Caspases, a unique family of cysteine proteases, execute programmed cell death (apoptosis). Caspases exist as inactive zymogens in cells and undergo a cascade of catalytic activation at the onset of apoptosis. The activated caspases are subject to inhibition by the inhibitor-of-apoptosis (IAP) family of proteins. This inhibition can be effectively removed by diverse proteins that share an IAP-binding tetrapeptide motif.

Caspases are a subfamily of cysteine proteases that specifically cleave after an aspartic acid residue. They are synthesized as inactive zymogens. They play essential roles inprogrammed cell death(includingapoptosis,pyroptosisandnecroptosis) andinflammation. They are named caspases due to their specificcysteine proteaseactivity-a cysteine in its active sitenucleophilicallyattacks and cleaves a target protein only after anaspartic acidresidue. Activation is mediated by a series of cleavages which result in the removal of the N-terminal prodomain and the generation of the large and small subunits. Once cleaved, caspases form inactive heterodimers and later active tretramers. Both subunits contribute residues that form the active site and there are two active sites per caspase.

Caspases have been placed in subgroups depending on substrate specificity, possible roles in vivo and domain composition. Regardless of the subgroup, caspases seem to fall into two general groups: initiator and effector. Initiator caspases are characterized by a long prodomain and are usually involved in the initial steps of apoptosis; their substrates include effector caspases. Effector caspases usually have a short prodomain and are involved in the later steps of apoptosis; their substrates include structural and functional proteins vital for the integrity of the cell.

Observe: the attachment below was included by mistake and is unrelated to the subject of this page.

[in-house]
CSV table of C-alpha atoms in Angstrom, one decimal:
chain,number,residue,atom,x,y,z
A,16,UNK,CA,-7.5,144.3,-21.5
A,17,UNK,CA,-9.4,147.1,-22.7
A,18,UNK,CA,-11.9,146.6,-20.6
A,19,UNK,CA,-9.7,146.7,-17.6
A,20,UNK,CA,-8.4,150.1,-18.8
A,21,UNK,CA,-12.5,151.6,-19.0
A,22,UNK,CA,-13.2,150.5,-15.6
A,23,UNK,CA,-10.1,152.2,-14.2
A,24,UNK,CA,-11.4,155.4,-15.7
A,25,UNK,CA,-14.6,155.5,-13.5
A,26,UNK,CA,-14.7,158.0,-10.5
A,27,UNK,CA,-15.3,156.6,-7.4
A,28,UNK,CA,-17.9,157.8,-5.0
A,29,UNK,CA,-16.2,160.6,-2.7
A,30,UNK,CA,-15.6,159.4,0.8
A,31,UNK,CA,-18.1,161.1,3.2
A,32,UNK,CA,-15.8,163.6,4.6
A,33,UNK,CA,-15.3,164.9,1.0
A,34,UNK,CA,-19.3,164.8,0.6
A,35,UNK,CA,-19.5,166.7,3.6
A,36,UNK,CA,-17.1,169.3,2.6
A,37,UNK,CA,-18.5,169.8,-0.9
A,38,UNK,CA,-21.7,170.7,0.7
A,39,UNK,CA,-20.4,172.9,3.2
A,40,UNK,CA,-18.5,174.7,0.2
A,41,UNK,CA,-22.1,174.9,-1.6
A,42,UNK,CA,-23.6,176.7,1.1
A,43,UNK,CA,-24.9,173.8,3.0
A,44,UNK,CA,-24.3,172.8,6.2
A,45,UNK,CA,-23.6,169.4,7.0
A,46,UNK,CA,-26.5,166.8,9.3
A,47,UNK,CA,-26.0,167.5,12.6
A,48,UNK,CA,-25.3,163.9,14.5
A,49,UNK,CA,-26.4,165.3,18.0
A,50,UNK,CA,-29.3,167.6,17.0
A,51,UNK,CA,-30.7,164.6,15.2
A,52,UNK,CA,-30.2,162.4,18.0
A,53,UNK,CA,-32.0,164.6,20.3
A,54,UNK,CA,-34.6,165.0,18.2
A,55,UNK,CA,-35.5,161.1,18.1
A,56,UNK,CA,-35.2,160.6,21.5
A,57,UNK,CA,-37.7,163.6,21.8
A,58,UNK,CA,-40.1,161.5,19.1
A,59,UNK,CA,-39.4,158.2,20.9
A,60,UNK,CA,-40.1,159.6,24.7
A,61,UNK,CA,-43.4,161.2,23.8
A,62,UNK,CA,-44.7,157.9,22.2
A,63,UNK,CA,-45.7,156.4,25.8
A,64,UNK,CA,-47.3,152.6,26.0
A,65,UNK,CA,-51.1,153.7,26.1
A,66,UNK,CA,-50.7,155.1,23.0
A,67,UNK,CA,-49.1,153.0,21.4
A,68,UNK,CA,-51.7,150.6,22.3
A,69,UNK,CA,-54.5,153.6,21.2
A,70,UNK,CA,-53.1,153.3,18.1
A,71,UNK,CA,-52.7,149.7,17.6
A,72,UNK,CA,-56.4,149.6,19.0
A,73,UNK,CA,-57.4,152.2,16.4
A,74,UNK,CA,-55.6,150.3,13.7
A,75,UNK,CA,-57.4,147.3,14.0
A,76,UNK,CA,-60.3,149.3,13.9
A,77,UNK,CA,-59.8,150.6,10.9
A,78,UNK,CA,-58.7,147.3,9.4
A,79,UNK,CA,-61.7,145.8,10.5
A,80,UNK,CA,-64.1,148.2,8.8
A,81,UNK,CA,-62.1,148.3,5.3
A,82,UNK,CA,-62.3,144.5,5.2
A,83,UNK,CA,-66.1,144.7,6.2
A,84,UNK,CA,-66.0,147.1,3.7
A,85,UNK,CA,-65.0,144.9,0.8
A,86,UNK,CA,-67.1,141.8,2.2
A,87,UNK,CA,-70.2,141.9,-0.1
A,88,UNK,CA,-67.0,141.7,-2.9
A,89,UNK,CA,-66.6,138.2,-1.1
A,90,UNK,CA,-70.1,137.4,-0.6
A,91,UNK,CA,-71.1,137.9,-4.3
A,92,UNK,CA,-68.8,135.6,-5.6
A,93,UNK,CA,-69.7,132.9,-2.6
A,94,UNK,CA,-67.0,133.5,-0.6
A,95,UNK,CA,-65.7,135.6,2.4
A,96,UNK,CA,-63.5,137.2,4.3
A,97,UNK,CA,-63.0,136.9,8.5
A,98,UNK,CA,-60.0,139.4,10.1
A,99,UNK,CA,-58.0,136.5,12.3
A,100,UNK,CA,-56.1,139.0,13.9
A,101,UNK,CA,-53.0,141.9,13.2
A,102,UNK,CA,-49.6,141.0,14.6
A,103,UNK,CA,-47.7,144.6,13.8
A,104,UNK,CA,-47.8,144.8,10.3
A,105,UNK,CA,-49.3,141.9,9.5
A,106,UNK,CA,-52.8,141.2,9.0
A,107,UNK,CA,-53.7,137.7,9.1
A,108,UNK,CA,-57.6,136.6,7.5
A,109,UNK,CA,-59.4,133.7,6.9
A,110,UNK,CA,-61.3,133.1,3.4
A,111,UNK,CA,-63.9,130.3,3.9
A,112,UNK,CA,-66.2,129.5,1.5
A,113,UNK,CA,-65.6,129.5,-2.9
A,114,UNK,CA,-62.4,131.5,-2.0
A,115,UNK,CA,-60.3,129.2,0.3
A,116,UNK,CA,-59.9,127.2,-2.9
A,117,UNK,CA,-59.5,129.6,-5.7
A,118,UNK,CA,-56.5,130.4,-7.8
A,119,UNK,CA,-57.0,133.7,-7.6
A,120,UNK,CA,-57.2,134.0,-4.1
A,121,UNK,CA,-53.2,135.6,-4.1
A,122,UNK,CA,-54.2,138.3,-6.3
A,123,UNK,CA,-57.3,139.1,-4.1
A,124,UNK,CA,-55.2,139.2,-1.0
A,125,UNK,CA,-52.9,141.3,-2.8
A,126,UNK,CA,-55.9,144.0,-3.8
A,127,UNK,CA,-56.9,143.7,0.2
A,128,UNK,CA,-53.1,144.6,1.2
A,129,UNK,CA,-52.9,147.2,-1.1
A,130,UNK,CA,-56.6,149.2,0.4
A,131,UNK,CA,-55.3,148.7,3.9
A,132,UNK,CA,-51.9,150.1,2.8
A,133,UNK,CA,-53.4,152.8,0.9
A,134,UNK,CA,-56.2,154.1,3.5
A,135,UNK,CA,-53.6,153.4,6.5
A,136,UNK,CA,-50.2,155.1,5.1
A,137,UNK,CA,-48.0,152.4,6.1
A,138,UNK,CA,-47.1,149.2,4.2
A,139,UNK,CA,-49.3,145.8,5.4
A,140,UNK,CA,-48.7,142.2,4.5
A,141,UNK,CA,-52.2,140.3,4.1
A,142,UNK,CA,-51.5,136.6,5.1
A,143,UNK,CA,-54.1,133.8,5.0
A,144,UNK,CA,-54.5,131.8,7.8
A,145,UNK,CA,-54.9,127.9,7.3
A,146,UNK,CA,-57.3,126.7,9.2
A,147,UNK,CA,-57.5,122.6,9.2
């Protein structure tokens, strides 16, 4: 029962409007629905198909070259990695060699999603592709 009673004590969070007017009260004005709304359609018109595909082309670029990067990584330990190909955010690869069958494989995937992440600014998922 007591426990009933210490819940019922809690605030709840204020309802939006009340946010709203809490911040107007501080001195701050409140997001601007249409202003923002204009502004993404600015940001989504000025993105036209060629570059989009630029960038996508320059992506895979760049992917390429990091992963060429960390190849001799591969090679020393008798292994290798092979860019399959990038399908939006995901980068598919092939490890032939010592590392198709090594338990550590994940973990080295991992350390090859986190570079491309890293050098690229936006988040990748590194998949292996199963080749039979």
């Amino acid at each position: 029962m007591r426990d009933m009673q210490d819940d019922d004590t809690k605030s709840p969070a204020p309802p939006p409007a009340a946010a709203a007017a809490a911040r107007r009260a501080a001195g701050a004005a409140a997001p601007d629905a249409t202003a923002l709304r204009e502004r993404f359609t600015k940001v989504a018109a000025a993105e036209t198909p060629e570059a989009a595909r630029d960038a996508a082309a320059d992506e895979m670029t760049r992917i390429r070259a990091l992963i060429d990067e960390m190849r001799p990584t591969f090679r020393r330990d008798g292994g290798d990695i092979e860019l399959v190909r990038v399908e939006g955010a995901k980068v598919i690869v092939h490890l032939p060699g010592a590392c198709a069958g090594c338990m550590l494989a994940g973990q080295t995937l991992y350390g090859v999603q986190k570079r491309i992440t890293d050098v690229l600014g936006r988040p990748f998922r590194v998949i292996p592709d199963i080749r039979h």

Two major mechanisms of caspase regulation have been described

In mammals, two mechanisms of caspase regulation have been described using XIAP. The first mechanism describes the regulation of the initiator caspase-9. XIAP interactswith the active caspase-9 through the linker peptide of the small subunit in the caspase. This region in the small subunit becomes exposed after caspase self-processing. The peptide exposed has remarkable similarity with the RHG motif in the stimulators. Crystal structure studies show that the linker peptide in the small subunit of caspase 9 fits in the smac pocket of the BIR3 in XIAP. The residues in caspase-9 that bind to BIR3 are the same ones required for the formation of an active caspase tetramer. Binding of caspase-9 to the smac pocket of BIR3 sequesters the caspase in an inactive dimeric state. Caspase-9 binding to XIAP is challenged by the RHG motif in Smac. Both proteins compete for the same binding region in the BIR3 domain providing a mechanism for caspase-9 regulation.

A second mechanism has been described for the regulation of effector caspases -3 and -7. Unlike caspase-9, inhibition of these effector caspases does not directly involve a BIR domain. Known as the “hook, line, sinker” inhibition, this caspase regulation involves the linker region between BIR1 and BIR2 of XIAP. The “hook” (residues 138-145) interacts by sterically inhibiting substrate access. The “line” stretches across the caspase active site and connects with the “sinker” (residues 148-156). The “sinker” region forms hydrophobic and hydrogen-bonds with the caspase, completing the inhibition. The BIR2 domain stabilizes the interactions by the “hook, line, sinker”. In the case of caspase-3, XIAP BIR2 is not directly involved in the caspase inhibition; actually it can even be replaced by a non-related protein such as GST (Glutothione Transferase). However, XIAP BIR2 makes direct contacts with the Nterminus of the small subunit in caspase-7. In both cases however, binding of the stimulator Smac to the smac pocket of the BIR2 domain releases the inhibition on the caspase. The exact mechanism by which Smac removes the inhibition of effector caspases is yet to be resolved.


Luque, Laura E.Biochemical mechanisms of caspase regulation in apoptosis. 2005.

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